A retired journalist turned human rights activist who has helped couples leave England was interviewed on the programme and asked why he thought that his judgement of the people he helped – their fitness to be loving parents – was more right than the judgement of social services who had decided the same parents, weren’t. He replied that, ‘I use my judgement and my age, and I listen to my conscience.’ Whilst he admitted that of course he might be proved wrong in the future, he hadn’t been proved wrong, yet.

Alongside this is the case which emerged late last November of an Italian women, who came to England to take a short course for work, but whilst here suffered a breakdown which caused her to be sectioned and have her baby forcibly removed by a caesarean operation and then taken into care. Fifteen months on and back in Italy, she is still trying to prove that she is a ‘fit’ mother.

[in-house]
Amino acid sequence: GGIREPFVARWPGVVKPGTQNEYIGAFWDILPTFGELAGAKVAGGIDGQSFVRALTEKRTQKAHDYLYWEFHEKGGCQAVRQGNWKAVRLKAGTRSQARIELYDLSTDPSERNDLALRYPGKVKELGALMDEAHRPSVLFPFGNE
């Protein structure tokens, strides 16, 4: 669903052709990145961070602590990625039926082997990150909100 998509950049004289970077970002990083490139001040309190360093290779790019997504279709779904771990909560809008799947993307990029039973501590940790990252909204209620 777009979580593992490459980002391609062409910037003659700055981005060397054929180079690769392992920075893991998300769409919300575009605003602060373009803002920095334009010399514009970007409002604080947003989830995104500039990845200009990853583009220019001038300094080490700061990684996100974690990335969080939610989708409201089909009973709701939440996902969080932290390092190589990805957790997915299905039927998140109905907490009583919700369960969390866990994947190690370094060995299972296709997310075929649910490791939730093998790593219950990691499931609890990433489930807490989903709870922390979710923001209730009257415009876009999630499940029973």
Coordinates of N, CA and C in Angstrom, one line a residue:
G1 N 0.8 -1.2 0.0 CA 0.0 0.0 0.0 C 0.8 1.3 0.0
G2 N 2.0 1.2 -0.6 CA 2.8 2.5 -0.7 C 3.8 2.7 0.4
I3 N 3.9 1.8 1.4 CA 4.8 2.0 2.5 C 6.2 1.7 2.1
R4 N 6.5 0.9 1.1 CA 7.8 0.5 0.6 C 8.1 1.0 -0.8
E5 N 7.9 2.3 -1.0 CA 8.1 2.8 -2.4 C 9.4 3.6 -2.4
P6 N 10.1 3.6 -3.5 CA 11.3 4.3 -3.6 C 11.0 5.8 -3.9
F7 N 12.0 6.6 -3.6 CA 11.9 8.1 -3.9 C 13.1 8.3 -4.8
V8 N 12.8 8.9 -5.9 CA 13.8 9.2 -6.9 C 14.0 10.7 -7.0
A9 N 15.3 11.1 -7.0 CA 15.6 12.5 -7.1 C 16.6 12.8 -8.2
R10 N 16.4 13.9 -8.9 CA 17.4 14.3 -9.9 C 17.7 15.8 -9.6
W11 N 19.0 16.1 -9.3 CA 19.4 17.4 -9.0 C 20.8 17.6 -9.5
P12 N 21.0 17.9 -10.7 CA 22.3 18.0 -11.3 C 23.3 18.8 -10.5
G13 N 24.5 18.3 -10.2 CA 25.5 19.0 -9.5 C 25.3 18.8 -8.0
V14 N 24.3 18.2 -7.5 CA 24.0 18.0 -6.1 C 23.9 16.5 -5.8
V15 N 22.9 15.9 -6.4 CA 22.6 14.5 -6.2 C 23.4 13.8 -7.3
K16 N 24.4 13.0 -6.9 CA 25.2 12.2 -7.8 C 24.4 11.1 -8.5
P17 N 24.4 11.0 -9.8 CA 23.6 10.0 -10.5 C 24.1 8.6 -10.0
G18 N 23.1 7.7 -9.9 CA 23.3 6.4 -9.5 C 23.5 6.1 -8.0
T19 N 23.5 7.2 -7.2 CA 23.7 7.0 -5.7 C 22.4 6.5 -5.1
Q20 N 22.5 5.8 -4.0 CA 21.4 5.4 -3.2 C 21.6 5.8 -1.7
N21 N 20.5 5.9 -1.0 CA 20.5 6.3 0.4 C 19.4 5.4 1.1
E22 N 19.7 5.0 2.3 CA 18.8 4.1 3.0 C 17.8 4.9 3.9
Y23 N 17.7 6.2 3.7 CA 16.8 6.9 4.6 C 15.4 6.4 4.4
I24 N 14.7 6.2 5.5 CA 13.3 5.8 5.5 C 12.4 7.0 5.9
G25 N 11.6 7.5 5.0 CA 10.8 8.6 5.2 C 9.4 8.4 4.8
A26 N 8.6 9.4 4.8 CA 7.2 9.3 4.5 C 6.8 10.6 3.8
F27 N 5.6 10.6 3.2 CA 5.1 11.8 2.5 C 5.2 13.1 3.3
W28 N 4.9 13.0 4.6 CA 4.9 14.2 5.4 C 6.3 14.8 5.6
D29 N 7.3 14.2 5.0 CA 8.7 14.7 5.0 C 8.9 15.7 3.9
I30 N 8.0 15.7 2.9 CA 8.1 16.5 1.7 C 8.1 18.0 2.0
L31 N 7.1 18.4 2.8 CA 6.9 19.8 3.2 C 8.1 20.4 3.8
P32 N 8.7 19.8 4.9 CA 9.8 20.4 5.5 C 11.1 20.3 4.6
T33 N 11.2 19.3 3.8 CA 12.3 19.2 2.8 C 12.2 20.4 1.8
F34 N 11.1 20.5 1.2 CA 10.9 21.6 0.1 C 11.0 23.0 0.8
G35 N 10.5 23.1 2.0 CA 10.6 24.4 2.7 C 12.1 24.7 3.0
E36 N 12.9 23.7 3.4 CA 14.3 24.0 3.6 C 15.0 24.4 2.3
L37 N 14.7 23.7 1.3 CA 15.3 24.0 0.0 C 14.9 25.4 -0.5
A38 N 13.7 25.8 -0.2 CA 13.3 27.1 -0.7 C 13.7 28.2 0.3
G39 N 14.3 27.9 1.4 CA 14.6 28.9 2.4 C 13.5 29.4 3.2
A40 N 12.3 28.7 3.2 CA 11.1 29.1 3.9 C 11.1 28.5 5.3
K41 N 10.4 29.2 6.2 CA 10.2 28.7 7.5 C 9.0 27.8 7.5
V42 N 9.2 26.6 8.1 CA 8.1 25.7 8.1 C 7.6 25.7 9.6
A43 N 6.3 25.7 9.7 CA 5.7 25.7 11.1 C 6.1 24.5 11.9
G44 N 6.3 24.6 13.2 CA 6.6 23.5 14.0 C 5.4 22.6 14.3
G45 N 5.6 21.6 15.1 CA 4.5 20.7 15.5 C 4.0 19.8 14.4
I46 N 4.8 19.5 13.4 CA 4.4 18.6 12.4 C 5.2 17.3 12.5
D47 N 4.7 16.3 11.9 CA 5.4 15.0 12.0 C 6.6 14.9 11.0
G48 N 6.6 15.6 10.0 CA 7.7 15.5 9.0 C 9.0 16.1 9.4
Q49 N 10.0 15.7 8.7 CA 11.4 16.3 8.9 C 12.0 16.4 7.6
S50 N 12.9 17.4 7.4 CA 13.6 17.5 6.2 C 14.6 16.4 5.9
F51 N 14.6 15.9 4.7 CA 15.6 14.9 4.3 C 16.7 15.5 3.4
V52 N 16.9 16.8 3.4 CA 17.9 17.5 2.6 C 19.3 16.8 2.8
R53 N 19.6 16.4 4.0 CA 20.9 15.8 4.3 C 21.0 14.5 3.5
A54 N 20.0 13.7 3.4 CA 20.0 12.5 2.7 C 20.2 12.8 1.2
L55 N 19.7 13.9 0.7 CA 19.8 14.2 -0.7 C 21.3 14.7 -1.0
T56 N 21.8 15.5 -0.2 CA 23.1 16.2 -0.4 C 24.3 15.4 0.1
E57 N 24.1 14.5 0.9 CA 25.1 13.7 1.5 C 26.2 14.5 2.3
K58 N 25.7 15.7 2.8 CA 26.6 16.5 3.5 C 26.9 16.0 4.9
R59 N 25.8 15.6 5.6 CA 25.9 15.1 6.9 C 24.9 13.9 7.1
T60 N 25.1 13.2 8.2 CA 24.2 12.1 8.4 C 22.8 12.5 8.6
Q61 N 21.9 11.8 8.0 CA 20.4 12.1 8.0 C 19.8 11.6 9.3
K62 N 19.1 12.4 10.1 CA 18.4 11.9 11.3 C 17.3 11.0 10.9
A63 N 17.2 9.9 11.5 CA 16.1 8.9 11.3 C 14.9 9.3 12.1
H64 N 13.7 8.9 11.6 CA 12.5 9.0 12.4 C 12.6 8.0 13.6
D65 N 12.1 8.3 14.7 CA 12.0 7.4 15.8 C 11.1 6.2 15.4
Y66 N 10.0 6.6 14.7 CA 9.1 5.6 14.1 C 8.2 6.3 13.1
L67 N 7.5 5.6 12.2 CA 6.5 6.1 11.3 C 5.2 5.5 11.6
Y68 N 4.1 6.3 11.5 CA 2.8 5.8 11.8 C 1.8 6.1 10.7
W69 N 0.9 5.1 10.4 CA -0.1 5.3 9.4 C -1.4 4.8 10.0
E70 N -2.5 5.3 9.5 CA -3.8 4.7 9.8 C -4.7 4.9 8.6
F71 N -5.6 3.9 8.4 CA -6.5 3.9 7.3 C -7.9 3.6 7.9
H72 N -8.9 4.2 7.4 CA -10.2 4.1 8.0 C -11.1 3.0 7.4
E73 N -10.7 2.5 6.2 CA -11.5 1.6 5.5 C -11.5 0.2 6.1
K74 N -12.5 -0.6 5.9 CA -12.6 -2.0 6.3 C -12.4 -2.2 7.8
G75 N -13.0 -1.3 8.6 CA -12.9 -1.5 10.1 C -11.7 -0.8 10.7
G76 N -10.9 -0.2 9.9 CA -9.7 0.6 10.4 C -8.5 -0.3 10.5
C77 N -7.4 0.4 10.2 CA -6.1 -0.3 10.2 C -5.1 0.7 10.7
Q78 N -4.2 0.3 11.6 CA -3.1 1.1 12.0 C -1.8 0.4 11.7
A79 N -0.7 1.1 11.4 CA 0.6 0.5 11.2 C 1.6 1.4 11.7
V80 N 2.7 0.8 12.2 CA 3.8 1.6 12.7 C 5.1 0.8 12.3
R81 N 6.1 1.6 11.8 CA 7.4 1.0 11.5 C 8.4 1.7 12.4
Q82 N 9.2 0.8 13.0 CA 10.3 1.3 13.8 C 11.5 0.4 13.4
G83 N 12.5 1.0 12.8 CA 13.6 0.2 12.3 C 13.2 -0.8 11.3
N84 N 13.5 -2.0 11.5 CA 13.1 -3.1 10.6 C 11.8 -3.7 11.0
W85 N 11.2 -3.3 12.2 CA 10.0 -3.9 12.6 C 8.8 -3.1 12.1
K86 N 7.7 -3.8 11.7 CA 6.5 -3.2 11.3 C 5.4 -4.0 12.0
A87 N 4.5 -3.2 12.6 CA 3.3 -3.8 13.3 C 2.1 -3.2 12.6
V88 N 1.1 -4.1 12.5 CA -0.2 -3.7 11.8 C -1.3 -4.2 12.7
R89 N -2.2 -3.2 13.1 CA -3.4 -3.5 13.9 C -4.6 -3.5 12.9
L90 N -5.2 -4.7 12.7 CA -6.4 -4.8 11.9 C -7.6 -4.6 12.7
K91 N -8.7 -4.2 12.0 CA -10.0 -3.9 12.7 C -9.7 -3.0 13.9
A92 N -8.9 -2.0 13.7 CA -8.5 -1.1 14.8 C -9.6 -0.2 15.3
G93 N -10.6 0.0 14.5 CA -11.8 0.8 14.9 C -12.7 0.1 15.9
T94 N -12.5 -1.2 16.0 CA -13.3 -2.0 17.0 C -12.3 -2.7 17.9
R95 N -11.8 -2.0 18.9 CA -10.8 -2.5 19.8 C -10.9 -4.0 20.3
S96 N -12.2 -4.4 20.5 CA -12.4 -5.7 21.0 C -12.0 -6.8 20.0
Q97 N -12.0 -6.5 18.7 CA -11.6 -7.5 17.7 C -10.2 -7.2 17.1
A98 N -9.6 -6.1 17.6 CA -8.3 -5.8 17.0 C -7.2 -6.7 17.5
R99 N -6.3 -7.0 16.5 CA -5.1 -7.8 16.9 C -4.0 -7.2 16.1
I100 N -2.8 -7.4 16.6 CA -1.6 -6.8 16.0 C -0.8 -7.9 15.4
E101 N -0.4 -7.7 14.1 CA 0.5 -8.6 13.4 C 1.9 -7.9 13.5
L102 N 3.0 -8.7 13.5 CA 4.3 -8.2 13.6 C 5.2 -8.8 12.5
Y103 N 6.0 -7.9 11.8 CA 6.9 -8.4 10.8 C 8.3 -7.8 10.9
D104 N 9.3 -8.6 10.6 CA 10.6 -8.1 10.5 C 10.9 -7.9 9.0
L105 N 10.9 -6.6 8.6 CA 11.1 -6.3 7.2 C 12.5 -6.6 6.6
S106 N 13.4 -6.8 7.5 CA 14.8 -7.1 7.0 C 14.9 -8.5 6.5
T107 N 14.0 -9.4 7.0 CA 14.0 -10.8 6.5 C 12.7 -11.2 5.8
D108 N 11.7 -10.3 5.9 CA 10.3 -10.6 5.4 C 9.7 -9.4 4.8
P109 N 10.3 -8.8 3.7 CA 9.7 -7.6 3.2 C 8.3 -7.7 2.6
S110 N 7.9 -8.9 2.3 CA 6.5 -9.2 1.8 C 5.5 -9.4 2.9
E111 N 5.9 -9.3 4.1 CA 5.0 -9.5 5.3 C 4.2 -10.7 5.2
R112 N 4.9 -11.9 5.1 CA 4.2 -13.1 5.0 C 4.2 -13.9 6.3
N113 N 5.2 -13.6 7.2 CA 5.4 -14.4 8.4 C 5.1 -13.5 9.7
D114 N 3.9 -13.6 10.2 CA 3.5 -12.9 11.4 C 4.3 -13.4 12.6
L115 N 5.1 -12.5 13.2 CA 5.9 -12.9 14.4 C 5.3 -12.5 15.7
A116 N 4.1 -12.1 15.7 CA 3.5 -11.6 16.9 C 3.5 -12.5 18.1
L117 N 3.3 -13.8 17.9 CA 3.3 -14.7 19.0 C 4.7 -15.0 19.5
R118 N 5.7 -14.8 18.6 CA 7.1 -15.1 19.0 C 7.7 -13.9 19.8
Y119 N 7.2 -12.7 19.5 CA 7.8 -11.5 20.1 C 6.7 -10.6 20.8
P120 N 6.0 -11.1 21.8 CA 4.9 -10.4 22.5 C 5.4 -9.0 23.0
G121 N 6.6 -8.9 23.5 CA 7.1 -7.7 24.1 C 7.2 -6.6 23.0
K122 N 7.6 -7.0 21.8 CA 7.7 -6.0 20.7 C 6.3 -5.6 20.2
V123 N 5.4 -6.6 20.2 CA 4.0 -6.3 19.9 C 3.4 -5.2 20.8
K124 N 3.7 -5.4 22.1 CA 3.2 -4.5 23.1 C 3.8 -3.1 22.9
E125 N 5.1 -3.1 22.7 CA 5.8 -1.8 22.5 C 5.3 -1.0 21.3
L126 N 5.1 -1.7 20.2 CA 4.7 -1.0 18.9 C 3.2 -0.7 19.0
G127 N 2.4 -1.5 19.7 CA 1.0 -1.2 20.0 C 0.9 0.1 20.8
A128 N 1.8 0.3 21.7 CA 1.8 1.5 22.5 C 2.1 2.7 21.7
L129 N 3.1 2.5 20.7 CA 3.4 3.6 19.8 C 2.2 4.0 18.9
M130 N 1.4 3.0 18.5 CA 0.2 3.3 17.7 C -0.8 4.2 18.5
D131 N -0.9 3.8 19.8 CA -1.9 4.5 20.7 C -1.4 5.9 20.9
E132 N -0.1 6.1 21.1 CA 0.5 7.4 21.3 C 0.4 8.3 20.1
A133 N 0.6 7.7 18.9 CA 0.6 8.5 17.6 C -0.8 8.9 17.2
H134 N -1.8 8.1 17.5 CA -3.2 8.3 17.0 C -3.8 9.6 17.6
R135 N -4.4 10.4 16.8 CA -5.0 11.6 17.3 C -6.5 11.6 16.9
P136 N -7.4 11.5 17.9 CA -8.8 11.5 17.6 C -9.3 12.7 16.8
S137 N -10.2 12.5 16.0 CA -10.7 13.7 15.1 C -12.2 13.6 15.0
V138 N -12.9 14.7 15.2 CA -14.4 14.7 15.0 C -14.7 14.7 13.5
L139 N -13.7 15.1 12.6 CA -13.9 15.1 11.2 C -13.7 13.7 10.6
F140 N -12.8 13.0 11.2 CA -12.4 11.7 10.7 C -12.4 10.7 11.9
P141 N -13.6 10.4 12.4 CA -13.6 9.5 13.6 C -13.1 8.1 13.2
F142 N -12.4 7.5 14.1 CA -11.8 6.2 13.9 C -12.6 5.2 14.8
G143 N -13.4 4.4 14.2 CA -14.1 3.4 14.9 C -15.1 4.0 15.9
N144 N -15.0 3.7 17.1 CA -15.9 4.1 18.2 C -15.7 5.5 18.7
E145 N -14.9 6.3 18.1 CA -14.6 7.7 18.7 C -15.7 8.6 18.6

Not surprisingly, several European countries are beginning to ask questions about England’s adoption policies.

In meeting Jean and following this line of research so far, I feel like I’m confronted with the deepest, darkest layers of public opinion about children and parenting, as well as the current state of relationship between the state and the individual. When it seems that as a society we’re surrounded by fear – fear of not seeing where harm or violence might be taking place – how can we make a judgement that we really know what we’re seeing at all?